Blood Diamond

By  · Published on December 5th, 2006

Release Date: December 8, 2006

It takes balls to make a film such as this. Scratch that, it takes some serious bravado to make a film about Africa that is as unabashed as Edward Zwick’s Blood Diamond. Difficult to watch, daring and unrelenting, Zwick’s film is a winner through and through.

The film takes place in the late 1990’s during the height of the conflict diamond trade. Sierra Lione is a country torn by civil war and genocide all due to the world’s need to have the luxuries of life at the slimmest price. Djimon Hounsou plays Solomon Vandy, a simple fisherman whose village is ransacked by rebels who separate him from his family and force him to work in the mine fields. There he finds a precious diamond, and just before the rebel diamond field is taken by the government, Vandy buries the diamond for later. While he is in prison as a result of the government’s raid, he meets Danny Archer (Leonardo DiCaprio), a diamond smuggler who insists that he can help Vandy sell the diamond and find his family.

The two set off through the war ravaged countryside, dodging both government and rebel forces as well as a nosey New York reporter (Jennifer Connelly) who takes a bit of a liking to Archer. The action is fast paced and often difficult to watch. Director Edward Zwick (The Last Samurai), does nothing to hide the audience from the true form of the violence in Africa, not shying away for a moment from showing kids with AK-47s shooting up towns of women and children. At first the scenes involving young boys thrown into the militia life may seem like overkill or even a bit of exploitation, but Zwick only shows how the violence really happens, and it may make the average American a bit sick to their stomach.

But aside from being difficult to watch, Blood Diamond truly shines in the performances of its leading men. Leo DiCaprio, who has been passed up in Oscars past, delivers a performance that should gain him the recognition that he has always deserved. He gives Archer enough charisma and edge to make him interesting, yet still keeps him human enough for audiences to care about him, even when we think he is going to end up being the bad guy. He also very impressively carries a South African accent throughout the entire film.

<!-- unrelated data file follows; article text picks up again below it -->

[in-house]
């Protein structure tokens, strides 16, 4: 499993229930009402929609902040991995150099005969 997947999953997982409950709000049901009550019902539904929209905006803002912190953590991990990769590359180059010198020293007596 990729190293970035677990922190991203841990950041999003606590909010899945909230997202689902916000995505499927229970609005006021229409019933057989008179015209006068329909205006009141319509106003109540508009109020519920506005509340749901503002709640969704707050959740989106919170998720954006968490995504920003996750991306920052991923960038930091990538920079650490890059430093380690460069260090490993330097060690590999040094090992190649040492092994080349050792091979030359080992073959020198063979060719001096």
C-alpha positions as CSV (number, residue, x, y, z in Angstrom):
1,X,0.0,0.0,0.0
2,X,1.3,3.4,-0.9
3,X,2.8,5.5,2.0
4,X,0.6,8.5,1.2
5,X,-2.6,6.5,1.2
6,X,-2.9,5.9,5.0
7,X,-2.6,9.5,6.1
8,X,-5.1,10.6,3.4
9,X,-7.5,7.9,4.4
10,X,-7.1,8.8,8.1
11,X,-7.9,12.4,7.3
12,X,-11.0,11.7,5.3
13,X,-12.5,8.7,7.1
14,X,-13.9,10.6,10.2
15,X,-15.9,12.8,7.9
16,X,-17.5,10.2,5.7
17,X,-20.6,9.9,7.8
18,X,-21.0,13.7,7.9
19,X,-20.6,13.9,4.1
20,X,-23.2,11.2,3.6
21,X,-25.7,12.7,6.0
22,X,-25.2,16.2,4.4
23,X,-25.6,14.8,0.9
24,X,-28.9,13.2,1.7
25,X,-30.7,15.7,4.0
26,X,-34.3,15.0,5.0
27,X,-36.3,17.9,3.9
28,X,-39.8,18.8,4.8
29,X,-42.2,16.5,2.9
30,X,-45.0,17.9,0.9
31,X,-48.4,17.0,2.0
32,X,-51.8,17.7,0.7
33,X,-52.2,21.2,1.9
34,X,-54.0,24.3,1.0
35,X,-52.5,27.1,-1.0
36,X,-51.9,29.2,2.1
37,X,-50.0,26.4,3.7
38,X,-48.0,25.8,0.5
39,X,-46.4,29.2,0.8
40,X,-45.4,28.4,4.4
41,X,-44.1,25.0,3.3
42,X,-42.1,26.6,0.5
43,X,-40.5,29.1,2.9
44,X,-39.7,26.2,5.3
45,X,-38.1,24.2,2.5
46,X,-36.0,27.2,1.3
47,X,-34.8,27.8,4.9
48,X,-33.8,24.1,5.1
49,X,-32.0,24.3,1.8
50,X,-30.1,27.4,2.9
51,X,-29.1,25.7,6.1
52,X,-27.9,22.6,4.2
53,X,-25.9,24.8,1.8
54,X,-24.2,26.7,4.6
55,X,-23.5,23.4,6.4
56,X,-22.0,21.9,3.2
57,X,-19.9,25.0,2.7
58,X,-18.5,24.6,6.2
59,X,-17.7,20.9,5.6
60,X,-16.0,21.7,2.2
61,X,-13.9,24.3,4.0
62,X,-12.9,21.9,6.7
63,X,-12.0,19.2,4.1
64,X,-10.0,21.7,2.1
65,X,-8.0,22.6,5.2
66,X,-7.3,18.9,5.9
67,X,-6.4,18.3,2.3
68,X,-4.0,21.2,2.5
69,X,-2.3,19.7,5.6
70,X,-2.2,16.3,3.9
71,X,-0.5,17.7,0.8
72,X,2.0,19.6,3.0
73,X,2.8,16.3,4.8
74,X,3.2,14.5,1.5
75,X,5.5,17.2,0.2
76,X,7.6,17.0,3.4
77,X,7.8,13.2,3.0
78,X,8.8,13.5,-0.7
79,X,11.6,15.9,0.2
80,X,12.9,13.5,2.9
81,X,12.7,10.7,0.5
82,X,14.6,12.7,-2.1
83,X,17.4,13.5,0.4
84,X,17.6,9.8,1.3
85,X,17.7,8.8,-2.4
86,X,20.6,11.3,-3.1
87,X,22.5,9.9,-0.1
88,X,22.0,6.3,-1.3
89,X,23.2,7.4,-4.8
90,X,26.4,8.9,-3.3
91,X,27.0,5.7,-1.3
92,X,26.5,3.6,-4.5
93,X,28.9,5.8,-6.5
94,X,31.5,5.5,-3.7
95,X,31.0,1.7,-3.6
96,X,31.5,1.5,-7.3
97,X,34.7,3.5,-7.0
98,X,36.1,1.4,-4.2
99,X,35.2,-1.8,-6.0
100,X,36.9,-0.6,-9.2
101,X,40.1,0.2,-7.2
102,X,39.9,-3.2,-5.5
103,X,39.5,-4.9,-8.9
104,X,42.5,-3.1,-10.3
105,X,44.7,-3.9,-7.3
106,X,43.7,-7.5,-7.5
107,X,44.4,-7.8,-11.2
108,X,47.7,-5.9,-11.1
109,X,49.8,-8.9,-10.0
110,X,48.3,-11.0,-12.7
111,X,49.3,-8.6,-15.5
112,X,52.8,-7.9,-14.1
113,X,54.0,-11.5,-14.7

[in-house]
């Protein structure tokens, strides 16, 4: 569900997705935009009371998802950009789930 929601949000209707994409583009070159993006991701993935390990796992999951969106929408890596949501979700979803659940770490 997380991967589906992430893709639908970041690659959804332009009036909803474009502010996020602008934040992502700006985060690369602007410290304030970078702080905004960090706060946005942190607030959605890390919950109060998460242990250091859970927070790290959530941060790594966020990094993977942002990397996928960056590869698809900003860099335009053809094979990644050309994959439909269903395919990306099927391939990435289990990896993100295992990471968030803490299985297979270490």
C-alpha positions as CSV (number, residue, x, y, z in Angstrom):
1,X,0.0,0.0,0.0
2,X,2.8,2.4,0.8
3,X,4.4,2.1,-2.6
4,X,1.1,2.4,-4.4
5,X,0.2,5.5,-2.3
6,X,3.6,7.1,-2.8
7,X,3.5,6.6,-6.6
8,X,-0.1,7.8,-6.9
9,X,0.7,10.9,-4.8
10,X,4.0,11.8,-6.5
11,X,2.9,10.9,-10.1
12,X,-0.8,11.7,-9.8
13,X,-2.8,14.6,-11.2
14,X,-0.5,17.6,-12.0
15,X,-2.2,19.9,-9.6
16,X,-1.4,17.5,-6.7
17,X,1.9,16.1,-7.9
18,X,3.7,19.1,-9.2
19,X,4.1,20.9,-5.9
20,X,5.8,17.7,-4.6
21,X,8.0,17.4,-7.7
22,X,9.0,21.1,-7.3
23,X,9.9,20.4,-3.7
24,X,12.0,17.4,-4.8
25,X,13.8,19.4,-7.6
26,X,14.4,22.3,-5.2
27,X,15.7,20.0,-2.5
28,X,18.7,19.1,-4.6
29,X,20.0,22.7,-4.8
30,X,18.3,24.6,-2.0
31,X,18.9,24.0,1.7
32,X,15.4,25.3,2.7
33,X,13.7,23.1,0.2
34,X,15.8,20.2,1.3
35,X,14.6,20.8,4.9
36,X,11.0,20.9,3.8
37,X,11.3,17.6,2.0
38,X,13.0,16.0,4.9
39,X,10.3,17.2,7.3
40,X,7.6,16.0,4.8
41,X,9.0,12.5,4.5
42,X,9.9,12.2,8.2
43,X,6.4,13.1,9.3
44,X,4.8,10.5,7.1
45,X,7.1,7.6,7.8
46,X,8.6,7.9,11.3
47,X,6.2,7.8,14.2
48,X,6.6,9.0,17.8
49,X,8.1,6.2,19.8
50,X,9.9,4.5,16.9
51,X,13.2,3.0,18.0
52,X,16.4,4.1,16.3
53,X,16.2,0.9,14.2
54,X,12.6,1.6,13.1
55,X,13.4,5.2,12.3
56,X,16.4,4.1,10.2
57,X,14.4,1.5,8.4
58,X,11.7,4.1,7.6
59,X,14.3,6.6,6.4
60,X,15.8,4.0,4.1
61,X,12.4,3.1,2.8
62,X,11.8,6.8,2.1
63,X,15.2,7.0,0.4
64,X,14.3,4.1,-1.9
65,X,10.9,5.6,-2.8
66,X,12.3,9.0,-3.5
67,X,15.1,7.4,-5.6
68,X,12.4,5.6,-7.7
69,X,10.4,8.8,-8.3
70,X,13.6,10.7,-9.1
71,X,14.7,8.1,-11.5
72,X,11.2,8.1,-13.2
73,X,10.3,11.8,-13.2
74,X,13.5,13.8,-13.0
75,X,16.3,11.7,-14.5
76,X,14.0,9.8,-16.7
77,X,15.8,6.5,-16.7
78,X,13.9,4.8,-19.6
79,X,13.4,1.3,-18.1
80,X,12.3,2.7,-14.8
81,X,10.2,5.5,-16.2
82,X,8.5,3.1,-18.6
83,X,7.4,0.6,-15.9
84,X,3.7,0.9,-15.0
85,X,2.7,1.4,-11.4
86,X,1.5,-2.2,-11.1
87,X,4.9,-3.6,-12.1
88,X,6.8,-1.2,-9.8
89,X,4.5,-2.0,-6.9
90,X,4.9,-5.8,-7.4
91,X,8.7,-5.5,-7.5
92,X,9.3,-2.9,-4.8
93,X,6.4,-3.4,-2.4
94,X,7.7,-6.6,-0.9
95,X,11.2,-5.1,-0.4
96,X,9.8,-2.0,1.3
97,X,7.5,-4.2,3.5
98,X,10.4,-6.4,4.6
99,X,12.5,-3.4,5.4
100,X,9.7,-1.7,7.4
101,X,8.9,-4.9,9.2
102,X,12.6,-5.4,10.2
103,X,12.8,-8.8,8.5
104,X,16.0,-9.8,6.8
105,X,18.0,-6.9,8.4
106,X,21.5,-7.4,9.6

But DiCaprio’s performance, while great, isn’t the standout that ultimately makes this film great. Djimon Hounsou seems to take over the film at some point and deliver one of the most emotional and powerful performances of the year. DiCaprio was good, but Hounsou was great. Hands down.

But enough about the performances in this film, as there is much to be said about the job that Director Ed Zwick has done. Not only did he give the film plenty of edge, but he keeps the pace high and the plot believable. Only the love story between DiCaprio and Connelly seems a bit forced, but it is a moot point in the grand scheme of things.

In the end, Blood Diamond is bound to make you think. It is a hard to watch, well acted and politically charged Hollywood drama, yes. But above all things, it is a story about Africa and how the world continues to placate the violence by turning and looking away. Blood Diamond is as unyielding and unnerving as anything I have seen this year. You should absolutely see it. And once you have seen it, I assure you that you will think twice before purchasing diamonds in the future.

Final Grade: A

The Upside: DiCaprio and Hounsou are as fantastic a pair of actors as any, and together with Ed Zwick they have made one of the more powerful films of 2006.

The Downside: It can be very difficult to watch at times, but that is only due to the films honesty about the subject matter.

On the Side: Djimon Hounsou will also star in the upcoming film Eragon.

Neil Miller is the persistently-bearded Publisher of Film School Rejects, Nonfics, and One Perfect Shot. He's also the Executive Producer of the One Perfect Shot TV show (currently streaming on HBO Max) and the co-host of Trial By Content on The Ringer Podcast Network. He can be found on Twitter here: @rejects (He/Him)